Google’s self-driving car is still not close enough to being a hands-free option
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According to MIT Technology Review report the self-driving car depends so heavily on maps and detailed data that this car cannot drive itself in 99 percent of the country.

According to MIT Technology Review report the self-driving car depends so heavily on maps and detailed data that this car cannot drive itself in 99 percent of the country.

While the idea of self-driving cars seems to be very enticing, a recent study says that the self driving cars from the search giant Google are not fool proof, there are many unanswered questions about the self driving cars that are posing serious safety concerns.

Although Google's self-driving cars have successfully driven more than 700,000 miles, mistakes on maps or in a complex situation like at an unmapped four-way stop can pose a huge problem. According to MIT Technology Review report the self-driving car depends so heavily on maps and detailed data that this car cannot drive itself in 99 percent of the country.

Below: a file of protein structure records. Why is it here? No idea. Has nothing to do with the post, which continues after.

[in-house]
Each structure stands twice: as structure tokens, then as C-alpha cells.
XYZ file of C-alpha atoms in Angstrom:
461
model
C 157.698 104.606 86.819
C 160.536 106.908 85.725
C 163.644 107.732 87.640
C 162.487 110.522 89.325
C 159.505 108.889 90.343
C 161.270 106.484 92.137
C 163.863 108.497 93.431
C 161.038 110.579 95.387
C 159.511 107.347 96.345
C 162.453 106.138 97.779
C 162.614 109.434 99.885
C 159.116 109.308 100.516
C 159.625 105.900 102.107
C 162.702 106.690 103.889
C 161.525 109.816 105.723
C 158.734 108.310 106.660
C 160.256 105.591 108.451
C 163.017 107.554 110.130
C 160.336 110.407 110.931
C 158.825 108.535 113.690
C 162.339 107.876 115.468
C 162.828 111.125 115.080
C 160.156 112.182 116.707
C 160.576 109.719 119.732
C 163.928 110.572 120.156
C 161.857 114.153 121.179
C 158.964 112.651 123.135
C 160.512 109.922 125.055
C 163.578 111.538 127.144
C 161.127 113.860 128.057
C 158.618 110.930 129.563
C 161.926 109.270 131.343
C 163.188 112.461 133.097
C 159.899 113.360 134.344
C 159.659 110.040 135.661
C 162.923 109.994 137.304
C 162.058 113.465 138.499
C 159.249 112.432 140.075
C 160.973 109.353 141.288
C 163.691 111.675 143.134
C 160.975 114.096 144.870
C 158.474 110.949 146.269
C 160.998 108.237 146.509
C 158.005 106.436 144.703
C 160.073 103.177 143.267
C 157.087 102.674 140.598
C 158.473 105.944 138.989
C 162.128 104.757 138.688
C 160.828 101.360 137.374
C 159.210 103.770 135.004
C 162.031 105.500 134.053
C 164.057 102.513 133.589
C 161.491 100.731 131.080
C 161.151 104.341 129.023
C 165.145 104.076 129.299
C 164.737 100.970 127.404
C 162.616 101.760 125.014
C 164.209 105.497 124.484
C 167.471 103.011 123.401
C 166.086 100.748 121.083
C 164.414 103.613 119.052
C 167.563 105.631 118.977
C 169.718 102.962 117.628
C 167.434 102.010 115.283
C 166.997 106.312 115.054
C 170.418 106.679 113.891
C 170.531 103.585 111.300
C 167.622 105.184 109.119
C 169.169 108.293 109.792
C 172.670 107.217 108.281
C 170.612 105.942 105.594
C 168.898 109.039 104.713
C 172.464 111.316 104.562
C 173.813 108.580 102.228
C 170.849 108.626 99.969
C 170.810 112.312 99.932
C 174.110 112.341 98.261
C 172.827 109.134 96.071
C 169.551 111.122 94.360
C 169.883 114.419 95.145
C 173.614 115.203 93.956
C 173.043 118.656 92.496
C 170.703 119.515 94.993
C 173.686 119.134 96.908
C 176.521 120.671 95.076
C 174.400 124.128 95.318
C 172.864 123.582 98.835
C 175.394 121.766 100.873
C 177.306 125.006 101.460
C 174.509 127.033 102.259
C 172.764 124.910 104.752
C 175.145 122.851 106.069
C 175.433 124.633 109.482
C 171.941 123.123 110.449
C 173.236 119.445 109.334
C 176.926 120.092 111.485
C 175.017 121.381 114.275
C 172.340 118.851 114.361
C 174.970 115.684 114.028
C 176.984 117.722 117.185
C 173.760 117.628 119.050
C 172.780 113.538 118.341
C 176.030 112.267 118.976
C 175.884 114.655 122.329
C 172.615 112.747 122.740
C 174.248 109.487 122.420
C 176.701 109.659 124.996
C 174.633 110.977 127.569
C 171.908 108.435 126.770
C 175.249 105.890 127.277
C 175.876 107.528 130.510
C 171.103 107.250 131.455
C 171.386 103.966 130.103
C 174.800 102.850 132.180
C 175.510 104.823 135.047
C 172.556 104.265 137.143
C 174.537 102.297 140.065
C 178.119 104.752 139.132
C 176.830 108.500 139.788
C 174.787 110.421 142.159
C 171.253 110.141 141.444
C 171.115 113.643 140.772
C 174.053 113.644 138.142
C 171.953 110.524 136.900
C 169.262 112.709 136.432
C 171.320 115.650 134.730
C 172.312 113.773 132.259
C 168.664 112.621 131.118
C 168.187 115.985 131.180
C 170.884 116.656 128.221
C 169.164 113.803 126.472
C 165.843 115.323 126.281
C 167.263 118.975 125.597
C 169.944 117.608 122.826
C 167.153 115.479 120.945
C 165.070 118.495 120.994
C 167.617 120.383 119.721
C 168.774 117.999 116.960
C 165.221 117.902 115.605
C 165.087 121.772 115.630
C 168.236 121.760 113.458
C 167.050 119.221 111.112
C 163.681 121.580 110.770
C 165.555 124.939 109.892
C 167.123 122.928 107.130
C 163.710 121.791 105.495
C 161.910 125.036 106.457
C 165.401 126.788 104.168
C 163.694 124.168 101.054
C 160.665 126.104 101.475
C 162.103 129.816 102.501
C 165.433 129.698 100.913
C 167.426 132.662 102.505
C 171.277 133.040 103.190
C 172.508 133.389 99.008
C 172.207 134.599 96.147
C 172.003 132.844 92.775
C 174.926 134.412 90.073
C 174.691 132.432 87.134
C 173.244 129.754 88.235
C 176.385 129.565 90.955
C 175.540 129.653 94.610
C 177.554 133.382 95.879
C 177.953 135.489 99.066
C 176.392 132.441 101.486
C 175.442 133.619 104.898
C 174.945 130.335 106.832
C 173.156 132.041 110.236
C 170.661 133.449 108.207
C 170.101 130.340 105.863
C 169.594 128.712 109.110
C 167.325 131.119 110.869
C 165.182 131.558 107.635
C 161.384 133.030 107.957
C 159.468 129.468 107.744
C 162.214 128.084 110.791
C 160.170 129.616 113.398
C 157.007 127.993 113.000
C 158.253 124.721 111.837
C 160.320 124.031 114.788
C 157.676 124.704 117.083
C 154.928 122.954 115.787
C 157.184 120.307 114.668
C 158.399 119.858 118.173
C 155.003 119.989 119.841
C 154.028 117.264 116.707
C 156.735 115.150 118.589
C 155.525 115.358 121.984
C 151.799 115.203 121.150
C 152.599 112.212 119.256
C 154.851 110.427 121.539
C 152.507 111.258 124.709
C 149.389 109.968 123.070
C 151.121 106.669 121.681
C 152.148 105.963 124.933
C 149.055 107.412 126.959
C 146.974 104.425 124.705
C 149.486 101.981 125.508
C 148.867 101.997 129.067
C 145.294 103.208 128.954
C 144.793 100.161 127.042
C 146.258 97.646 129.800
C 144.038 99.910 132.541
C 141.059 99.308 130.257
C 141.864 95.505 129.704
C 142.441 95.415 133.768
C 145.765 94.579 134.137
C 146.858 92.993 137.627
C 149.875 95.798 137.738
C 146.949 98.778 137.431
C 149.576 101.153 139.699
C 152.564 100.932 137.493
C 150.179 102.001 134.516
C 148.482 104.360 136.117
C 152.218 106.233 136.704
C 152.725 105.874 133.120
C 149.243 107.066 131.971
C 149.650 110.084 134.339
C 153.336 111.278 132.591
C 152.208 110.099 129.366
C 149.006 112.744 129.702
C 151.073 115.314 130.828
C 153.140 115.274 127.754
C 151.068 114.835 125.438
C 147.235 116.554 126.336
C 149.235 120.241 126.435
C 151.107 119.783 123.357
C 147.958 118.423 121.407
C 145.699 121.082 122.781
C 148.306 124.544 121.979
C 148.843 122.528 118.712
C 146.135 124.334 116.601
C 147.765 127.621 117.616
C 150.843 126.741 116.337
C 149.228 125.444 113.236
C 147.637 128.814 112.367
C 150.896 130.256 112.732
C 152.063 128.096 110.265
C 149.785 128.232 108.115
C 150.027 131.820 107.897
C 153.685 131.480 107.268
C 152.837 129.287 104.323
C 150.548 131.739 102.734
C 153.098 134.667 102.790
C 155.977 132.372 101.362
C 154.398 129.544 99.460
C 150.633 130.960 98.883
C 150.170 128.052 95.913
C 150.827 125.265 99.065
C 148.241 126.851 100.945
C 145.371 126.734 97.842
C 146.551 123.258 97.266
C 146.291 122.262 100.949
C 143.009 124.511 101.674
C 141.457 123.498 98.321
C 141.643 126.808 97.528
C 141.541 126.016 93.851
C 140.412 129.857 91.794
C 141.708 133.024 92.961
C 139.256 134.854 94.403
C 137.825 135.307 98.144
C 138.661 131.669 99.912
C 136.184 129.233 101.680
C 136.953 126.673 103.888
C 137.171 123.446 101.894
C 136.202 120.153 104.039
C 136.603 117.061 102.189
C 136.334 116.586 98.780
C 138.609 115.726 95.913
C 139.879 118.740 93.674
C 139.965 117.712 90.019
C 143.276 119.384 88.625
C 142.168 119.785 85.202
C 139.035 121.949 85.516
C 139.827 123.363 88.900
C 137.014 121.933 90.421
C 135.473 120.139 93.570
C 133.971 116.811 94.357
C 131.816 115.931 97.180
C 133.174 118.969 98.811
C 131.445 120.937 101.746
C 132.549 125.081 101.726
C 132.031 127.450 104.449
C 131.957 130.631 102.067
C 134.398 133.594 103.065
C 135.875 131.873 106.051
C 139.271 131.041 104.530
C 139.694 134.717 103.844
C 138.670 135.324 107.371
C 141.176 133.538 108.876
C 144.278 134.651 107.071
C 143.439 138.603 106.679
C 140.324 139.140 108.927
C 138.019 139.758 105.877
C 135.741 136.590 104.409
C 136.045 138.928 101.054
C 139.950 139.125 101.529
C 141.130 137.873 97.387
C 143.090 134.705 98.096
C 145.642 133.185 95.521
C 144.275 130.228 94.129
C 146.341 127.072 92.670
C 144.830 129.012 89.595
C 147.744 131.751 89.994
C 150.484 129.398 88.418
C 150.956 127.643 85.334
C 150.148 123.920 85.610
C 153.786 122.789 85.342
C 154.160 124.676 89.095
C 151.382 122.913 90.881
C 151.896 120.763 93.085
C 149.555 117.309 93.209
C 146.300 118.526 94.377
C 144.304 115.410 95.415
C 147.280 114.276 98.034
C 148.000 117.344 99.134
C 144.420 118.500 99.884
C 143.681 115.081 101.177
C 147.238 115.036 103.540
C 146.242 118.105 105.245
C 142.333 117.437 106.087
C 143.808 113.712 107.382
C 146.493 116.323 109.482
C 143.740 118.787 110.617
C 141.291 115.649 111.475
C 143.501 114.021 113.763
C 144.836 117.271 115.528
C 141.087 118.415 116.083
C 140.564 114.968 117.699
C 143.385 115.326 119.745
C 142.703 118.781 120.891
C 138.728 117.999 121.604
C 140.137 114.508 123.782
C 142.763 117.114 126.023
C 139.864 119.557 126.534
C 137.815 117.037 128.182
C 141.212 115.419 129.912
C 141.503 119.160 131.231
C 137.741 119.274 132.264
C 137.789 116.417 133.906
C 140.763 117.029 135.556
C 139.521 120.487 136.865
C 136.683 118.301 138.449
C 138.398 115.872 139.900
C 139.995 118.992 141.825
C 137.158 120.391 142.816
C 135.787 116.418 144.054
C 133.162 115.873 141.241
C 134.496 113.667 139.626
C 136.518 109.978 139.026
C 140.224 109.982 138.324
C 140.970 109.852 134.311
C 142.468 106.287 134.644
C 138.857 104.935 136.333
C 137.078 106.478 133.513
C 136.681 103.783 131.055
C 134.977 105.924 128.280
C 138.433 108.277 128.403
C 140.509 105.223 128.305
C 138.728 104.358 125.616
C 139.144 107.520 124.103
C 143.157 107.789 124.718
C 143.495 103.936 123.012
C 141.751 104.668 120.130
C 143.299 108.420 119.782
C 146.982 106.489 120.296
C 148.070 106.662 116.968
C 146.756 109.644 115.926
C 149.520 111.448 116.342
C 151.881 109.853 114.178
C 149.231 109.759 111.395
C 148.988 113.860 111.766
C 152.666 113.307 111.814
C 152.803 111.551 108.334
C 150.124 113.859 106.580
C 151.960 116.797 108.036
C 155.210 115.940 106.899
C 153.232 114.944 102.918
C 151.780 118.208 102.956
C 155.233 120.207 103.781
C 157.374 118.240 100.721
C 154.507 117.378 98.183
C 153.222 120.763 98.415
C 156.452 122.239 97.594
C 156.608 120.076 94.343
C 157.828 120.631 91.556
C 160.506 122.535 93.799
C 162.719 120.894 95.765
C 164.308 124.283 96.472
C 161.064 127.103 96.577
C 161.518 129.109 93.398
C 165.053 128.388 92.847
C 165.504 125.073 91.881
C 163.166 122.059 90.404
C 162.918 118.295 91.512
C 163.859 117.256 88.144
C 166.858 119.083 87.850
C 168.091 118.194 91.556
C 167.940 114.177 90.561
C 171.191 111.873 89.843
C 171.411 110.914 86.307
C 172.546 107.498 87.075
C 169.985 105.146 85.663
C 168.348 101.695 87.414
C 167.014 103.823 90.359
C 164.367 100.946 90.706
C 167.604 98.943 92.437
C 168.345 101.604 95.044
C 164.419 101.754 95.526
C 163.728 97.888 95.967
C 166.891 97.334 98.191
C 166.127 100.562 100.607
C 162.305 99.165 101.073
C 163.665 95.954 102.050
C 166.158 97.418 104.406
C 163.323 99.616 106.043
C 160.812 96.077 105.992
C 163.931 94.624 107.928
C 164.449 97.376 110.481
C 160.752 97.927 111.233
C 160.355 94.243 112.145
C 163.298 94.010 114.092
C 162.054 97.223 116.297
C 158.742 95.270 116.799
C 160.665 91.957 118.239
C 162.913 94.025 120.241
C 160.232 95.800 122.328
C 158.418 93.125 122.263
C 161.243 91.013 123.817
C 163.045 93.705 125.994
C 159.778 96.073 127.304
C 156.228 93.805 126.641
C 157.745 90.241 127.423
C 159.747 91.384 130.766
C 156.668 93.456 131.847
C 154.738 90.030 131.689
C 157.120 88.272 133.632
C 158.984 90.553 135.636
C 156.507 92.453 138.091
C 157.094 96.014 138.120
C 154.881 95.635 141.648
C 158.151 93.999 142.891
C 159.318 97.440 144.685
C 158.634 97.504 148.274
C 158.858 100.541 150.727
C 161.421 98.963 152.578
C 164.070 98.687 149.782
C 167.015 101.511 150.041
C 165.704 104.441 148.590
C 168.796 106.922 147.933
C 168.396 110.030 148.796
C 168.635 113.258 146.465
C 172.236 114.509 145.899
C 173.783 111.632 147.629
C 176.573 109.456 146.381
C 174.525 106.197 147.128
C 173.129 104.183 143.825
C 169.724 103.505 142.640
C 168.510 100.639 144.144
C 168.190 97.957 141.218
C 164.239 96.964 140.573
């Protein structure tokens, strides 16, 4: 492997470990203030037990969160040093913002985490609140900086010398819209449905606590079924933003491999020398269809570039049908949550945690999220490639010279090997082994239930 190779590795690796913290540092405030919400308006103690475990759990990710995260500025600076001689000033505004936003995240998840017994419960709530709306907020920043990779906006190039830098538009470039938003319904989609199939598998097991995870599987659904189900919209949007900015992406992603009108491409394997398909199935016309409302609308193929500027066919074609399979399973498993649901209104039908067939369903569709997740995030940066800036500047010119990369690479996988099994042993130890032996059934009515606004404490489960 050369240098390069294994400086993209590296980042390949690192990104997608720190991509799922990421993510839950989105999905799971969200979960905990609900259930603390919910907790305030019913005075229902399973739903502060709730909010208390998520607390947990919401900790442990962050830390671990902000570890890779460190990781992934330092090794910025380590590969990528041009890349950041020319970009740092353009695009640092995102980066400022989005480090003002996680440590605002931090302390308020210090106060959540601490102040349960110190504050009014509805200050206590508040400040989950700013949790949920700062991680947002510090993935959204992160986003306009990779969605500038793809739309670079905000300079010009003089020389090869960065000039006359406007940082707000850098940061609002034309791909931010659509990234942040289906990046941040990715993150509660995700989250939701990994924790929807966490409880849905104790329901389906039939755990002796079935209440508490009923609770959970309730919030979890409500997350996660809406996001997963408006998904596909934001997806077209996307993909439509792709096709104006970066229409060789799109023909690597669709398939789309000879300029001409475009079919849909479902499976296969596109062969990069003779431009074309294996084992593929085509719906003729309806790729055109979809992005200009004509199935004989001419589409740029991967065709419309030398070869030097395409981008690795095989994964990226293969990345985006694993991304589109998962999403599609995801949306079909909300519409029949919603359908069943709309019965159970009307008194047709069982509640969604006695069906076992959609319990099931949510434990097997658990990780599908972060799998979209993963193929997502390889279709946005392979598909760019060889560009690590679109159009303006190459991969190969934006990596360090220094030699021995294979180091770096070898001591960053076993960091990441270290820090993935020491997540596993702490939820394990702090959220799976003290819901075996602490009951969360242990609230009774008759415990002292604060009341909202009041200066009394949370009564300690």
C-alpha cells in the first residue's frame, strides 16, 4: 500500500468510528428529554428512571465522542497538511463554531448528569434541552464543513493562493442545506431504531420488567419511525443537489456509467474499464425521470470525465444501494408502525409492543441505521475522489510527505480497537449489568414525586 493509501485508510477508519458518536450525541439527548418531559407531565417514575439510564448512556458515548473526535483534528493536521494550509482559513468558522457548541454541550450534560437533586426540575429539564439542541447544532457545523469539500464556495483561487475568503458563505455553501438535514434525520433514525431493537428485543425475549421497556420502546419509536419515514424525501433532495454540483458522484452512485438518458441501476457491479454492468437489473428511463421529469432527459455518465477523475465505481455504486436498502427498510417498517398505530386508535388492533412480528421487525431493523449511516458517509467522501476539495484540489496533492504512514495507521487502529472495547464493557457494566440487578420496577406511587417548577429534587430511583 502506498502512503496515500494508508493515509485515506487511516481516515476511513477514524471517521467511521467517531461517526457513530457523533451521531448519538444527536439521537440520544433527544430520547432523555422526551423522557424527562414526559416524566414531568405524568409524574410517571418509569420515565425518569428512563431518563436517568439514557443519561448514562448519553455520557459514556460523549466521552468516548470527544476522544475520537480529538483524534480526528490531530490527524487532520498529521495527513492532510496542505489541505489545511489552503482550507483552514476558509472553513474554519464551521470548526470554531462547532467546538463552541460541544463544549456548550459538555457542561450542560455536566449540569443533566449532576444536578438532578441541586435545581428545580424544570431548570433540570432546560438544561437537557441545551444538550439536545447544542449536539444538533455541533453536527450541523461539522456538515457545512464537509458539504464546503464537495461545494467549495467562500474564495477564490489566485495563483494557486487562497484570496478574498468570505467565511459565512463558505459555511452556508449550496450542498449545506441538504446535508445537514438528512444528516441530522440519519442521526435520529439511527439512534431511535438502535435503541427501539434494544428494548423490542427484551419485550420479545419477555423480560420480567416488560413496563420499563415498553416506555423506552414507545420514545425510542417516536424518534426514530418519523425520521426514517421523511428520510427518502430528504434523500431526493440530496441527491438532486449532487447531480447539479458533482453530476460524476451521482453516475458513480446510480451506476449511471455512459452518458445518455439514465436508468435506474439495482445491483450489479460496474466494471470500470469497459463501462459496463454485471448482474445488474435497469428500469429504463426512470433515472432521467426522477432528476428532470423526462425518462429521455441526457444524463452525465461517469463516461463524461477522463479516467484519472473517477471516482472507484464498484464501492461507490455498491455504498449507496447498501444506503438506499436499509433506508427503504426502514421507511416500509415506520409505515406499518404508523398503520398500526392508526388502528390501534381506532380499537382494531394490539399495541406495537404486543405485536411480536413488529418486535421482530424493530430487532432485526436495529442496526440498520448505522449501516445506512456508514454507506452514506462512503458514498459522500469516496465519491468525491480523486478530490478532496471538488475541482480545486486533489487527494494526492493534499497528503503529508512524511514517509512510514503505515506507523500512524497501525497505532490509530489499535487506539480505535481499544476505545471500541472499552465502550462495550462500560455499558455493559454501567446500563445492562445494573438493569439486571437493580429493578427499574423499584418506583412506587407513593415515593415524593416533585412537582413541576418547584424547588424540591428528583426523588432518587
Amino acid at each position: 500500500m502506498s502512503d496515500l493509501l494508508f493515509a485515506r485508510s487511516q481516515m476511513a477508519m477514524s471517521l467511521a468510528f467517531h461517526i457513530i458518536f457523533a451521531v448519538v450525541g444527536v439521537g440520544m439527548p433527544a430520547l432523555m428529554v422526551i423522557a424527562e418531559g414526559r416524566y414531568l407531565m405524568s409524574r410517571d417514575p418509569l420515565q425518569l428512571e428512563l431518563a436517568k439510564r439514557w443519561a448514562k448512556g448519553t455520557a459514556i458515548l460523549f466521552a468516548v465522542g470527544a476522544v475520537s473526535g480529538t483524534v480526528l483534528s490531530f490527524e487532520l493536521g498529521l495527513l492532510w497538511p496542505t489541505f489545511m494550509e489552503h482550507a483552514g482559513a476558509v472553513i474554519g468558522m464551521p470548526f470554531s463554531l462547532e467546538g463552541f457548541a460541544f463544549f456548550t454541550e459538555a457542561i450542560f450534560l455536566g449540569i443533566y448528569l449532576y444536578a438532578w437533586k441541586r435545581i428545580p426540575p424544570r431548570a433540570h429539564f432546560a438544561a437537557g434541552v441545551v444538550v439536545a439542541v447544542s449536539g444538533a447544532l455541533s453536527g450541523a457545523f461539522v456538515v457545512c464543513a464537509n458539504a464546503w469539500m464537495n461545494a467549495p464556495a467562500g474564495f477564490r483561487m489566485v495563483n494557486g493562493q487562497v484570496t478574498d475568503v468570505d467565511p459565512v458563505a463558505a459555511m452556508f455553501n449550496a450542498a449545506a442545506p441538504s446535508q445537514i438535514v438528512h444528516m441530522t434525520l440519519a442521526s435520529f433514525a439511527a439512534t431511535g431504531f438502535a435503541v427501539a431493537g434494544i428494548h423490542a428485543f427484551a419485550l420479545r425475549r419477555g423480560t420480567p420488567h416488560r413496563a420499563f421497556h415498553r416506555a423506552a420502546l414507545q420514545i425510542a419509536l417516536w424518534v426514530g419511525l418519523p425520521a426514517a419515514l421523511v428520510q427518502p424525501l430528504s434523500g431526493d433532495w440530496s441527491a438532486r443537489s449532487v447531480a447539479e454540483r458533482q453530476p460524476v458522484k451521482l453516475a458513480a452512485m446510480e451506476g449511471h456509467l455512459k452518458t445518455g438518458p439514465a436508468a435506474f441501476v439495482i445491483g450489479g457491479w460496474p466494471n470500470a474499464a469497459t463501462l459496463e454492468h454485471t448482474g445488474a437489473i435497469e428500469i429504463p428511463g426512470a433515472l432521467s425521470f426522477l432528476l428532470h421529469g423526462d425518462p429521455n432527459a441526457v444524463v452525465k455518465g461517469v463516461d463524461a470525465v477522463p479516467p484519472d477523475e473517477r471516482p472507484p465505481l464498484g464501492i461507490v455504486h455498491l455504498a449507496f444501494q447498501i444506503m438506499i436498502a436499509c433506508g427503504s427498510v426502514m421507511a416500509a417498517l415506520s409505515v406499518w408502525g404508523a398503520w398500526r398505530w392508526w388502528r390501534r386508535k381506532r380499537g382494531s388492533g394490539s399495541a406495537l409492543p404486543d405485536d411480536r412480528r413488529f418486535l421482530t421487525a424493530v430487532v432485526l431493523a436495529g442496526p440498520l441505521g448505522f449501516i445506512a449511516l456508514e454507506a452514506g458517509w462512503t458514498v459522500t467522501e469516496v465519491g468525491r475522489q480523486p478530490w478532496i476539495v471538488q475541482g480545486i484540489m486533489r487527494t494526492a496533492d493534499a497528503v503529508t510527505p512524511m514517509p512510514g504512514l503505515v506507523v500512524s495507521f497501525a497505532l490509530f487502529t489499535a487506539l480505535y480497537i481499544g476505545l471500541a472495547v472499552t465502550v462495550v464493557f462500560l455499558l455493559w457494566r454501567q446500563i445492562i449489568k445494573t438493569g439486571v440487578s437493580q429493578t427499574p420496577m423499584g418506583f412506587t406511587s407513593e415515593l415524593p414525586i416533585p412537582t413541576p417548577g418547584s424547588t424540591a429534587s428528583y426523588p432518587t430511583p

The search giant has been boasting about its new offing, which planted a lot of hopes among both the car lovers as well as those who need them in real terms, like physically handicapped people and elderly.

According to the review team, so far the self-driving cars have driven depending on the maps that were fed into its command systems by the search engine. However, if any problem is encountered with the maps and it gives wrong information about the destination or if a self-driving car comes across a new traffic light that wasn't accounted for on a map, that car could possibly run the red light if there are no vehicles or pedestrians around. This could be potentially dangerous and also result in penalty and traffic citations for the owner of the car.

Such situations can become a major issue as far as safety is concerned, according to the review team.

Currently, Google maps have only been designed to operate a few thousand miles of the roadway. In order to make autonomous cars safe enough for everyday use, Google will have to maintain and update millions of miles of roads across the nation.

Reacting to the concerns of the MIT researchers, Chris Urmson, director of Google’s car team said that the company is currently addressing the issue but didn't reveal on how they will tackle the issue and what’s the progress.

Autonomous cars have big advantages. Google believes driverless cars could prevent accidents considerably and eventually cut the number of road deaths in half. Even the drunk and driving cases could also be checked with the help of these unmanned vehicles. It will also provide potentially flexible travel choices for the elderly, physically handicapped and also to the visually impaired people. However, there's no telling how long it will take for the technology to become safe enough to be used in our everyday lives.

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